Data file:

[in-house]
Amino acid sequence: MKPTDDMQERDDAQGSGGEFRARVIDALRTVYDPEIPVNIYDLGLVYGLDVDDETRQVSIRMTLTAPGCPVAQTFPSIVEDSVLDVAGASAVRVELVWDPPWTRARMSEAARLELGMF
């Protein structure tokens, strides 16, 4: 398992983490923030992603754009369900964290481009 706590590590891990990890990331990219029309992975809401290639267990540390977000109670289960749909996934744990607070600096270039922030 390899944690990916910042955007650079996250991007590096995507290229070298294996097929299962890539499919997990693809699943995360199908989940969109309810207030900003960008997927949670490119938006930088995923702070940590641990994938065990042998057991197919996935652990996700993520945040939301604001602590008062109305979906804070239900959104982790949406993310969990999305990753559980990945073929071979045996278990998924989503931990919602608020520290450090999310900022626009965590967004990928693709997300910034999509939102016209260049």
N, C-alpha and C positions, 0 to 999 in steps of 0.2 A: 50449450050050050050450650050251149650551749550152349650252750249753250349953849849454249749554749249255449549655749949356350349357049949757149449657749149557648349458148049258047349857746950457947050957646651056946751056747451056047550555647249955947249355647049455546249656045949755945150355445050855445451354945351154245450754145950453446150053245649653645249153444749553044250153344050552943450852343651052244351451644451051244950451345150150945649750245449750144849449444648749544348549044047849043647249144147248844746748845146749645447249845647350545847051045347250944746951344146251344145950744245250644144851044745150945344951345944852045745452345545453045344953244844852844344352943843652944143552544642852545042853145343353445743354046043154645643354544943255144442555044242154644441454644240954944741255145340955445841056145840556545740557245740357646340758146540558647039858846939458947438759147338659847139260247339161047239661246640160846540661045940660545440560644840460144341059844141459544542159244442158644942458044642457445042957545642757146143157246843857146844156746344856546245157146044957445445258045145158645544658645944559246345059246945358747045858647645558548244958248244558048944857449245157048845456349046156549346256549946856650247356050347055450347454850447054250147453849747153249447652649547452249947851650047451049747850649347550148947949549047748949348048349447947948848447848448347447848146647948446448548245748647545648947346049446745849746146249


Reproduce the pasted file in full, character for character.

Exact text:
[in-house]
Amino acid sequence: MKPTDDMQERDDAQGSGGEFRARVIDALRTVYDPEIPVNIYDLGLVYGLDVDDETRQVSIRMTLTAPGCPVAQTFPSIVEDSVLDVAGASAVRVELVWDPPWTRARMSEAARLELGMF
């Protein structure tokens, strides 16, 4: 398992983490923030992603754009369900964290481009 706590590590891990990890990331990219029309992975809401290639267990540390977000109670289960749909996934744990607070600096270039922030 390899944690990916910042955007650079996250991007590096995507290229070298294996097929299962890539499919997990693809699943995360199908989940969109309810207030900003960008997927949670490119938006930088995923702070940590641990994938065990042998057991197919996935652990996700993520945040939301604001602590008062109305979906804070239900959104982790949406993310969990999305990753559980990945073929071979045996278990998924989503931990919602608020520290450090999310900022626009965590967004990928693709997300910034999509939102016209260049």
N, C-alpha and C positions, 0 to 999 in steps of 0.2 A: 50449450050050050050450650050251149650551749550152349650252750249753250349953849849454249749554749249255449549655749949356350349357049949757149449657749149557648349458148049258047349857746950457947050957646651056946751056747451056047550555647249955947249355647049455546249656045949755945150355445050855445451354945351154245450754145950453446150053245649653645249153444749553044250153344050552943450852343651052244351451644451051244950451345150150945649750245449750144849449444648749544348549044047849043647249144147248844746748845146749645447249845647350545847051045347250944746951344146251344145950744245250644144851044745150945344951345944852045745452345545453045344953244844852844344352943843652944143552544642852545042853145343353445743354046043154645643354544943255144442555044242154644441454644240954944741255145340955445841056145840556545740557245740357646340758146540558647039858846939458947438759147338659847139260247339161047239661246640160846540661045940660545440560644840460144341059844141459544542159244442158644942458044642457445042957545642757146143157246843857146844156746344856546245157146044957445445258045145158645544658645944559246345059246945358747045858647645558548244958248244558048944857449245157048845456349046156549346256549946856650247356050347055450347454850447054250147453849747153249447652649547452249947851650047451049747850649347550148947949549047748949348048349447947948848447848448347447848146647948446448548245748647545648947346049446745849746146249